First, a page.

3) Beneficence" is not the same as "benefits." Following SCHROEDER and GEFENAS' work (2012), Ron IPHOFEN informed me that beneficence "is well-meaning though it appears the former is patronizing the latter entails ensuring those ‘being studied' establish what ‘benefits' are appropriate" (personal e-mail communication, November 2, 2017). Because it is the highly privileged group of medical researcher who defined what constitutes "beneficence" (and not the research subjects themselves), we can speak of a patronizing attitude. <back>
4) Kenneth John RYAN, M.D., Chairman, Chief of Staff, Boston Hospital for Women; Joseph V. BRADY, Ph.D., Professor of Behavioral Biology, Johns Hopkins University; Robert E. COOKE, M.D., President, Medical College of Pennsylvania; Dorothy I. HEIGHT, President, National Council of Negro Women, Inc.; Albert R. JONSEN, Ph.D., Associate Professor of Bioethics, University of California at San Francisco; Patricia KING, J.D., Associate Professor of Law, Georgetown University Law Center; Karen LEBACQZ, Ph.D., Associate Professor of Christian Ethics, Pacific School of Religion; David W. LOUISELL, J.D., Professor of Law, University of California at Berkeley; Donald W. SELDIN, M.D., Professor and Chairman, Department of Internal Medicine, University of Texas at Dallas; Eliot STELLAR, Ph.D., Provost of the University and Professor of Physiological Psychology, University of Pennsylvania; and Robert H. TURTLE, LL.B., Attorney, VomBaur, Coburn, Simmons & Turtle, Washington, D.C. <back>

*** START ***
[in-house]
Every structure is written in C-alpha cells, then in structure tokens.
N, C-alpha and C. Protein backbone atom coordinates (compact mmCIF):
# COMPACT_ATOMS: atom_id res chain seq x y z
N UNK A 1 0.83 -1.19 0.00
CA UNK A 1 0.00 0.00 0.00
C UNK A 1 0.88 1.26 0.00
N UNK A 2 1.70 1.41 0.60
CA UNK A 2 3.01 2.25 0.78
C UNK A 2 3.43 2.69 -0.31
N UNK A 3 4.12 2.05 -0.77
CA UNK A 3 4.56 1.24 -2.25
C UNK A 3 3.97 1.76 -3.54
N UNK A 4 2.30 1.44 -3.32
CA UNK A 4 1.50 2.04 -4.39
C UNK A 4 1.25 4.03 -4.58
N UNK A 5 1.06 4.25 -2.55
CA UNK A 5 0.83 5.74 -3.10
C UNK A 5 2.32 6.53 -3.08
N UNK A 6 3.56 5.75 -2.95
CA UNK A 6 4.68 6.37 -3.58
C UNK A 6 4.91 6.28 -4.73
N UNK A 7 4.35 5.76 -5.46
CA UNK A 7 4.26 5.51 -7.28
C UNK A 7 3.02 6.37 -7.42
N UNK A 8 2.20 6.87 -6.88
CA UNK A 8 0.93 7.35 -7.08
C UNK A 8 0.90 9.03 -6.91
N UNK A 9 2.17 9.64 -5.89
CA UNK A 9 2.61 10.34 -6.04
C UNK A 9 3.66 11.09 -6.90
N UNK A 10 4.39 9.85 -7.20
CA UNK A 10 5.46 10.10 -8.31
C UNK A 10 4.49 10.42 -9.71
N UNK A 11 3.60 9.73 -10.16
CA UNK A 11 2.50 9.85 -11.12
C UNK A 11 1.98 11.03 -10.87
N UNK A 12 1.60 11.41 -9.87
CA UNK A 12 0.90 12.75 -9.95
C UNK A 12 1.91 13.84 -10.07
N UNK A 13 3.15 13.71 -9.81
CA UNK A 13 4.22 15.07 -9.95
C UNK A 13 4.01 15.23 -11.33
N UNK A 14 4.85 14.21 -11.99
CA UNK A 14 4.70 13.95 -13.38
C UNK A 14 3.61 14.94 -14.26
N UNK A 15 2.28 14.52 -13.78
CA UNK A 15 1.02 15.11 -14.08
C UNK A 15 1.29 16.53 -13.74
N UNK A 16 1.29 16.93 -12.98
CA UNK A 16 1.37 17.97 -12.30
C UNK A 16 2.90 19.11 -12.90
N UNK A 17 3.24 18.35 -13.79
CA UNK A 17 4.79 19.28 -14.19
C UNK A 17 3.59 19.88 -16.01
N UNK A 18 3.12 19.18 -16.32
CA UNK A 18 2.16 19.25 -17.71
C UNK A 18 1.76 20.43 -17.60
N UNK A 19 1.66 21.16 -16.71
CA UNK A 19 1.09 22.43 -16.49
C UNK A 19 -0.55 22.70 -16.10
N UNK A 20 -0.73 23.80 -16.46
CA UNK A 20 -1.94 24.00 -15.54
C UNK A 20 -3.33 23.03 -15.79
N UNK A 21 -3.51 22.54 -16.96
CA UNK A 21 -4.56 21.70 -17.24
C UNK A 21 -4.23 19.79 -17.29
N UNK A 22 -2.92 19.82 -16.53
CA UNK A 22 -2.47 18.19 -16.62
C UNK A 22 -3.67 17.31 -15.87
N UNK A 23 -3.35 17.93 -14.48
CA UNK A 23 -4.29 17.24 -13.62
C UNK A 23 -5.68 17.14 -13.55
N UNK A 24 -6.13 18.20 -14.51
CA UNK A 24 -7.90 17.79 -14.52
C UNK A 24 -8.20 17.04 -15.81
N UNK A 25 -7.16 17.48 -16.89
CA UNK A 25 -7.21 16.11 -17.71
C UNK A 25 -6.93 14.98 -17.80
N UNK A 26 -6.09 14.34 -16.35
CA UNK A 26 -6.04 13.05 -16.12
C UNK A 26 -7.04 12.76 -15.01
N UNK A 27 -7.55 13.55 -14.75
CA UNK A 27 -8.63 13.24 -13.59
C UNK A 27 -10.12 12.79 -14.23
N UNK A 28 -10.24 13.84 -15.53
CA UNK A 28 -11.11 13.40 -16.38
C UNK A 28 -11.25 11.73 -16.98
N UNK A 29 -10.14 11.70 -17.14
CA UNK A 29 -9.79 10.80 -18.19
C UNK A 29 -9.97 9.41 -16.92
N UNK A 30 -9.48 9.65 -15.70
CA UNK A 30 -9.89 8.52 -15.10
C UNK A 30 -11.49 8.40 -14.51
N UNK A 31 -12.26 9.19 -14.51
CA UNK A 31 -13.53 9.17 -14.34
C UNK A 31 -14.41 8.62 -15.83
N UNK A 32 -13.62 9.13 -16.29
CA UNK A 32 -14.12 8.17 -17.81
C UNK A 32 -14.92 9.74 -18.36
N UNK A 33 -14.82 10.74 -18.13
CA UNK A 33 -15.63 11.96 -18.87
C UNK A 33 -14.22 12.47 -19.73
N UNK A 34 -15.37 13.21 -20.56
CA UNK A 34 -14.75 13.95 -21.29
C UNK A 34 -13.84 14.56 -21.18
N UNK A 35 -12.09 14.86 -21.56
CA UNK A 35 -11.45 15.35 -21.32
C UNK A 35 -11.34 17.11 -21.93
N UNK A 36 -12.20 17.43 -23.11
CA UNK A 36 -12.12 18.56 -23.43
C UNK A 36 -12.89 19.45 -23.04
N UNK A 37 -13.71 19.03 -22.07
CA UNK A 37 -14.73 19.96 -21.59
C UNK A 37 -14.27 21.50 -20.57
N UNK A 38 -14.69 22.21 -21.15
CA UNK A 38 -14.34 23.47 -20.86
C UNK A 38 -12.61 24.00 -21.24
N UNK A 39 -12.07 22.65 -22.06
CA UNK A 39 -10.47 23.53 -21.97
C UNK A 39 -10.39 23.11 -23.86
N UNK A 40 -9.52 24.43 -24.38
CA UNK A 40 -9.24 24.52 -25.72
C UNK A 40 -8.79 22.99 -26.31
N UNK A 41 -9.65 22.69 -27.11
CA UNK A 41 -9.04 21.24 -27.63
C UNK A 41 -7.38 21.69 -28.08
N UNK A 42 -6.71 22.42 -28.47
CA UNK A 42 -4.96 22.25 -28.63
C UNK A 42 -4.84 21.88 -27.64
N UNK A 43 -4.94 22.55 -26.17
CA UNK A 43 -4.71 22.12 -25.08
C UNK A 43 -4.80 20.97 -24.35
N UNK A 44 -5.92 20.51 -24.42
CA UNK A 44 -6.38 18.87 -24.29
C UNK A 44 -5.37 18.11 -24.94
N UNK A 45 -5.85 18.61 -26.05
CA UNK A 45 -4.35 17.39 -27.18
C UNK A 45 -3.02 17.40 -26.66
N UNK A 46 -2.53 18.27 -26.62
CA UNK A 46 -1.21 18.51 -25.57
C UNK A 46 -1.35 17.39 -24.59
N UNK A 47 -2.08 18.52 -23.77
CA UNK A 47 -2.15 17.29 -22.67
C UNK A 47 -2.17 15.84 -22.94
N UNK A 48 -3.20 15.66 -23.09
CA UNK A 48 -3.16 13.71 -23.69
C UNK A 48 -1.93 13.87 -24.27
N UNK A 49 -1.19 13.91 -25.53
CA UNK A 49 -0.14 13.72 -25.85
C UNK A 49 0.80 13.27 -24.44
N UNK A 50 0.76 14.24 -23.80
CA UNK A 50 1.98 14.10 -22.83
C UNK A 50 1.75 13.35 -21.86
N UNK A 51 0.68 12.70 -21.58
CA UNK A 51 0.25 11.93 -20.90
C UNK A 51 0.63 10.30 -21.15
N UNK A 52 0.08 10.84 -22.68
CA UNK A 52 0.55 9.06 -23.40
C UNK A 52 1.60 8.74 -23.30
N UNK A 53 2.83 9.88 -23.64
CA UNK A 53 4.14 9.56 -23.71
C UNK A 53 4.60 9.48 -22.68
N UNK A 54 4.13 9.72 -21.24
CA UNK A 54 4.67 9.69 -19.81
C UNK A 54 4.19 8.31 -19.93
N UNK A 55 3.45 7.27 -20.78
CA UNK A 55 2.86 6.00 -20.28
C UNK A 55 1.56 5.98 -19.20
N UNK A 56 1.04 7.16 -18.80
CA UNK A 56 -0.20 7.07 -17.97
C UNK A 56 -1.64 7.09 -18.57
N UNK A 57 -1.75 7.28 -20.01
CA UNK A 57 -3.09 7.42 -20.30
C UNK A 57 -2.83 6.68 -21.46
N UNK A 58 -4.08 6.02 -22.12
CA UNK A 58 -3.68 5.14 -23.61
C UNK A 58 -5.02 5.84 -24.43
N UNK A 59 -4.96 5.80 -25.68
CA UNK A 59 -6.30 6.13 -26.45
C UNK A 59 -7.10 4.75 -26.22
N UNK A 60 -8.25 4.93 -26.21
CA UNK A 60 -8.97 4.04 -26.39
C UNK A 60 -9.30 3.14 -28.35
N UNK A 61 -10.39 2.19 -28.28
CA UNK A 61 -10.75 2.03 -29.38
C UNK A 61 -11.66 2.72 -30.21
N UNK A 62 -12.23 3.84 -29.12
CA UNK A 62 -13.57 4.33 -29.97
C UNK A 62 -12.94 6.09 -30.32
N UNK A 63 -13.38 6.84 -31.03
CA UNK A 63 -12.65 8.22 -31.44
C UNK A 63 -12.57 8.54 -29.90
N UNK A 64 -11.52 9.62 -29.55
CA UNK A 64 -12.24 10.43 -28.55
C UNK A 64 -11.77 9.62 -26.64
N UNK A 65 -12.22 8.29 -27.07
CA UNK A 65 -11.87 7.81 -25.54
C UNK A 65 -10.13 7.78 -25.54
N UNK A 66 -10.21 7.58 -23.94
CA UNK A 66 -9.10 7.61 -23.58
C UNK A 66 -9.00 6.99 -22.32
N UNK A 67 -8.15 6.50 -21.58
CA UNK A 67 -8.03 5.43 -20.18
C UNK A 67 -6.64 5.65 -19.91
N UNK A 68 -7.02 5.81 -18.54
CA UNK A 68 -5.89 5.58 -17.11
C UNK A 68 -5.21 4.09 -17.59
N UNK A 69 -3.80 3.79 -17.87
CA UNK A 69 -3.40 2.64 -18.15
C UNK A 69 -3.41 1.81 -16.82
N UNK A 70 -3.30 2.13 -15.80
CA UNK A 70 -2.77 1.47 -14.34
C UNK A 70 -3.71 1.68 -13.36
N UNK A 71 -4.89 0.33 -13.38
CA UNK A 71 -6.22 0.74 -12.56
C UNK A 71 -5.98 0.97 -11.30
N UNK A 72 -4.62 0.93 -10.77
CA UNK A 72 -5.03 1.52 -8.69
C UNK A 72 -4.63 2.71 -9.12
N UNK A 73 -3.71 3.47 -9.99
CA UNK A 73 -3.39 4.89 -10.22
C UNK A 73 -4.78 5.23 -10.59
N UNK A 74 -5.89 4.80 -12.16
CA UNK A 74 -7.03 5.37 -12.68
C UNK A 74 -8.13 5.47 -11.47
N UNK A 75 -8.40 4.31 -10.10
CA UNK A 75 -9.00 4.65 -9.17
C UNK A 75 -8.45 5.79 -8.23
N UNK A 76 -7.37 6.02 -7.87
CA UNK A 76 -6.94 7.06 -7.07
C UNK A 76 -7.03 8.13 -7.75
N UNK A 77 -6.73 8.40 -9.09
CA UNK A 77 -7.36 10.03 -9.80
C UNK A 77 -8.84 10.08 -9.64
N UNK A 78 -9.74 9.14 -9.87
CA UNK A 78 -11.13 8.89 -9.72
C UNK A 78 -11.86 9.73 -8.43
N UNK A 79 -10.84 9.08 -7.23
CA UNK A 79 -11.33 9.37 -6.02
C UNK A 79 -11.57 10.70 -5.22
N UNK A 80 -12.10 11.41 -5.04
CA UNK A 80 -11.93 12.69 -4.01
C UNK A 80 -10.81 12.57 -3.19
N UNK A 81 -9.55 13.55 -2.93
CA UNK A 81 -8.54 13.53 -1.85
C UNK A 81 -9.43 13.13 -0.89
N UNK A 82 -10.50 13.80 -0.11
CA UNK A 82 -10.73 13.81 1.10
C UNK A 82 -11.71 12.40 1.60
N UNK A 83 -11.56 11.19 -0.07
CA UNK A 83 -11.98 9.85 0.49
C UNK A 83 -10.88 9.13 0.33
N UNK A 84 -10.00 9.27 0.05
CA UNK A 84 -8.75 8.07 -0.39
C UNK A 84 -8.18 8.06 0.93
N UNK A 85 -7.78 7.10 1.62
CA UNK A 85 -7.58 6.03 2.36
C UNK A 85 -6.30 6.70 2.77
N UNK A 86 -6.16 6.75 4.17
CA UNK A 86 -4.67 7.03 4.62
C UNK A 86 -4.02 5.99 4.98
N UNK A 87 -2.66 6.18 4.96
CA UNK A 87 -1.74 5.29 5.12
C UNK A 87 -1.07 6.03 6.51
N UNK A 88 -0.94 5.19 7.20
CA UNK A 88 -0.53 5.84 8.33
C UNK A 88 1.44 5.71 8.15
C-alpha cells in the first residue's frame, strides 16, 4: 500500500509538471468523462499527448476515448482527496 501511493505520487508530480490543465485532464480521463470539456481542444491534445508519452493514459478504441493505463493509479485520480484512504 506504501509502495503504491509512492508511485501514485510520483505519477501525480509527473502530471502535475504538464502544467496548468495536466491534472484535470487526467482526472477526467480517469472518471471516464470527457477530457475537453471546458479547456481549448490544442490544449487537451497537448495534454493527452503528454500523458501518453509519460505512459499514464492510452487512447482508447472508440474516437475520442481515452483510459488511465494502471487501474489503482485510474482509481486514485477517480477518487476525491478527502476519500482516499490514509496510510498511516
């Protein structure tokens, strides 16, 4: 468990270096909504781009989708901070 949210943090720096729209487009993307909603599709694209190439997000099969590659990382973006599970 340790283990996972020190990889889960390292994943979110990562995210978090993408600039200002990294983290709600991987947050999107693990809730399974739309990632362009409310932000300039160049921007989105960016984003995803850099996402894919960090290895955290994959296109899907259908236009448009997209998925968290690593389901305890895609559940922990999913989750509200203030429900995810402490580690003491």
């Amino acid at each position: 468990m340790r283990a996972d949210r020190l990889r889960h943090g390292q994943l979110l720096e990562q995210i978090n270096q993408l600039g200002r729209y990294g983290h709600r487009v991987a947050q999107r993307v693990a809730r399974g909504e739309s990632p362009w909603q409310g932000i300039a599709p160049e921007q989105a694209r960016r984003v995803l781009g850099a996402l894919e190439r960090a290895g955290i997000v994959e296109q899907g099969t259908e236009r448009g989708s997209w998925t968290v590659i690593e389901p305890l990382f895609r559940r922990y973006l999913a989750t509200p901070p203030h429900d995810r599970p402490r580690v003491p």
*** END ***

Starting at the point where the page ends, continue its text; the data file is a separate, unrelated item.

5) The ten M.Ds are: Robert J. LEVINE, H.Tristram ENGELHARDT, Jr., Alvan R. FEINSTEIN, Donald GALLANT, Gerald KLERMAN, David SABISTON, Lawrence C. RAISZ, Alasdair MACINTYRE, Jeffrey L. LICHTENSTEIN, Robert VEATCH; two legal experts: John ROBERTSON and Joe Shelby CECIL; four philosophers:Kurt BAIER, Tom BEAUCHAMP, James CHILDRESS (also theologian), Maurice NATANSON; six psychologists: Donald T. CAMPBELL, Israel GOLDIAMOND, Perry LONDON, Gregory KIMBLE, Diana BAUMRIND, and Leonard BERKOWITZ; two sociologists: Bernard BARBER and Albert REISS, Jr.; one policy analyst: Richard A. TROPP; and one of unknown professional identity: LeRoy WALTERS (Source: https://videocast.nih.gov/pdf/ohrp_appendix_belmont_report_vol_2.pdf [Accessed: April 10, 2018]). <back>